A small wall would reverse the direction of a part of the gas moving into a certain direction, this is of course known as mixing.

Clara Chung
Hi I have one more question. If I have a process going on in an isolated system, the isolated system has no entropy change during the process, does it imply my process is reversible

Clara Chung
Also, if the entropy change is 0 in equilibrium, why do some quasistatic process has entropy change (according to wikipedia)? Isn't a quasistatic process always in equilibrium?

Gold Member
Hi I have one more question. If I have a process going on in an isolated system, the isolated system has no entropy change during the process, does it imply my process is reversible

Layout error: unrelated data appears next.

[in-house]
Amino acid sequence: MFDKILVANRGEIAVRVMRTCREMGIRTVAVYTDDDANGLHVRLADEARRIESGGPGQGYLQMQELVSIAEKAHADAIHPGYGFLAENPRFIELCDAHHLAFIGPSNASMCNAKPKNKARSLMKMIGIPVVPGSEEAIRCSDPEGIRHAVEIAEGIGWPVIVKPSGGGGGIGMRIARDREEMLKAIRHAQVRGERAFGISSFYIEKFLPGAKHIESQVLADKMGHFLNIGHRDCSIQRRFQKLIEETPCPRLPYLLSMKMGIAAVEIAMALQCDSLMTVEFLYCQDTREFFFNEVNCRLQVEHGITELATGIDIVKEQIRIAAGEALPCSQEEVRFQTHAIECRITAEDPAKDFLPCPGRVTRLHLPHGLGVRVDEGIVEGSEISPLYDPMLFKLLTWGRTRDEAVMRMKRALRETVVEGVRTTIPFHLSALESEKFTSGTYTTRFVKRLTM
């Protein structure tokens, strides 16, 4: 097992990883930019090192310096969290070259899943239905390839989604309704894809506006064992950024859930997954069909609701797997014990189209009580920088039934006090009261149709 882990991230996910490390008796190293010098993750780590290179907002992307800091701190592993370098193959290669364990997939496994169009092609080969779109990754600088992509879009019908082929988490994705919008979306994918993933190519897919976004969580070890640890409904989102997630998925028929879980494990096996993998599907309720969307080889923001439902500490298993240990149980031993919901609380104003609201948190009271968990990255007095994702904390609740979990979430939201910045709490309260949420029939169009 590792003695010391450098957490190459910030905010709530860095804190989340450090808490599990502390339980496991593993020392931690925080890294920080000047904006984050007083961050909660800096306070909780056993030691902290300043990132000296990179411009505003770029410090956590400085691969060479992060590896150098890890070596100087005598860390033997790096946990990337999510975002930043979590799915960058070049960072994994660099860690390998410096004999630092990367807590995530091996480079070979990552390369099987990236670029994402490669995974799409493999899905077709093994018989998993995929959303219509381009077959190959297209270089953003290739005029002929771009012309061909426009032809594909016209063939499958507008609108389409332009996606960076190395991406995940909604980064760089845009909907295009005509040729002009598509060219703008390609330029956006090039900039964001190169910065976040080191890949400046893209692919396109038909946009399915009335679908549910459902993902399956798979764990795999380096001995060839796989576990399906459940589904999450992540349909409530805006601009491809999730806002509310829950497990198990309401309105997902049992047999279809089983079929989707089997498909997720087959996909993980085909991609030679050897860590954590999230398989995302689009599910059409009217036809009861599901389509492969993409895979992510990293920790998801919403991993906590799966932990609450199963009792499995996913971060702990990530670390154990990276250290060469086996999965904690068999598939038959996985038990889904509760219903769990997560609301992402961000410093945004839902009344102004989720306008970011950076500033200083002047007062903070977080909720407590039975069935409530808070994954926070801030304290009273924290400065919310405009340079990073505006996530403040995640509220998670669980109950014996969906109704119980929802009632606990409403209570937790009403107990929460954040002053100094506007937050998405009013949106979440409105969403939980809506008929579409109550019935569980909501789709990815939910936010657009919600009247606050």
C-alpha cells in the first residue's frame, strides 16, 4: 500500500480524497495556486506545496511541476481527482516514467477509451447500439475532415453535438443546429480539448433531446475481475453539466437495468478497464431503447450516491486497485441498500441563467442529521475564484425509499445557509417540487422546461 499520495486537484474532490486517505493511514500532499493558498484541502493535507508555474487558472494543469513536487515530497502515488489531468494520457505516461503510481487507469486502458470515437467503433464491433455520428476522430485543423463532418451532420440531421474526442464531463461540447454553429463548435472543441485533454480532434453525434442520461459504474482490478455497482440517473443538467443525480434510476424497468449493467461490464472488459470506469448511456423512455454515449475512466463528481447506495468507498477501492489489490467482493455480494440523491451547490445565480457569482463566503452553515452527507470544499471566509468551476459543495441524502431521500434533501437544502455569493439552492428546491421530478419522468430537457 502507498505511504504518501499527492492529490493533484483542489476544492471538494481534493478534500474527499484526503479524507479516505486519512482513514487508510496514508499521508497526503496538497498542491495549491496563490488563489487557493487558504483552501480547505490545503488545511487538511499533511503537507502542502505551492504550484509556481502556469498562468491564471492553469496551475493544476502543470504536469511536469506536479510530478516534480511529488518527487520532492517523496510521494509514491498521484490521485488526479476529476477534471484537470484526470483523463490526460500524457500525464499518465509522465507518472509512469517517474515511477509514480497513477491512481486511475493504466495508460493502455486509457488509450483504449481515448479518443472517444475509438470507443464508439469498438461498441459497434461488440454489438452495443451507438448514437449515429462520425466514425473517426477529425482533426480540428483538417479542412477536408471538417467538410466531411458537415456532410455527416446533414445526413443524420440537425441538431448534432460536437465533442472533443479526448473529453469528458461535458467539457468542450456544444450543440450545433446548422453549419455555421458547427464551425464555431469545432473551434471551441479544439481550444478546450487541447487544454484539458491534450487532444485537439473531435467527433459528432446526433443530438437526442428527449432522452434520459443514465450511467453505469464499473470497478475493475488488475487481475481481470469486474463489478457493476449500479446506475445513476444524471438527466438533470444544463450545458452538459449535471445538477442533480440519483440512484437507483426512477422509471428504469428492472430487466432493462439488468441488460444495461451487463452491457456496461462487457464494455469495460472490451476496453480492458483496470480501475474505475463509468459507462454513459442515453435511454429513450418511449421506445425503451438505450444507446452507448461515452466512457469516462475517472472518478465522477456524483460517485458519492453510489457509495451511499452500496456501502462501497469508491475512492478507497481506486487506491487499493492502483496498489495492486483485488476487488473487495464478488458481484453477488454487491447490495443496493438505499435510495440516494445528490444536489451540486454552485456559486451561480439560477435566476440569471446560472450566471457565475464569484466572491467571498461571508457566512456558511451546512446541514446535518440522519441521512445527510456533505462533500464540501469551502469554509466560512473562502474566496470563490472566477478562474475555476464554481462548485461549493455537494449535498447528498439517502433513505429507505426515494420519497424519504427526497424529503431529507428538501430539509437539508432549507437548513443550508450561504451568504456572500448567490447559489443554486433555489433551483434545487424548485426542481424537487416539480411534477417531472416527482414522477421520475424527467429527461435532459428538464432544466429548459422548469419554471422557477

An example of a reversible process could be something like this: You have ##1 dm^3## of gas at ##20^{o}C##, enclosed in a rigid container that can exchange heat with surroundings but can not change shape or volume. The surroundings are initially at ##20^{o}C##, too. Then you heat up the surroundings to ##30^{o}C## so slowly compared to the heat conductivity of the rigid container that the gas in the container is practically at the same temperature as the surroundings during the whole process. The gas in the container is both in internal equilibrium, as well as in equilibrium with the surroundings at all times.

If you have an isolated system, you can't have a reversible process as far as I know. If the system is initially at internal equilibrium, and can't be affected by the surroundings, then it will just remain in the same equilibrium state indefinitely.

Clara Chung
Clara Chung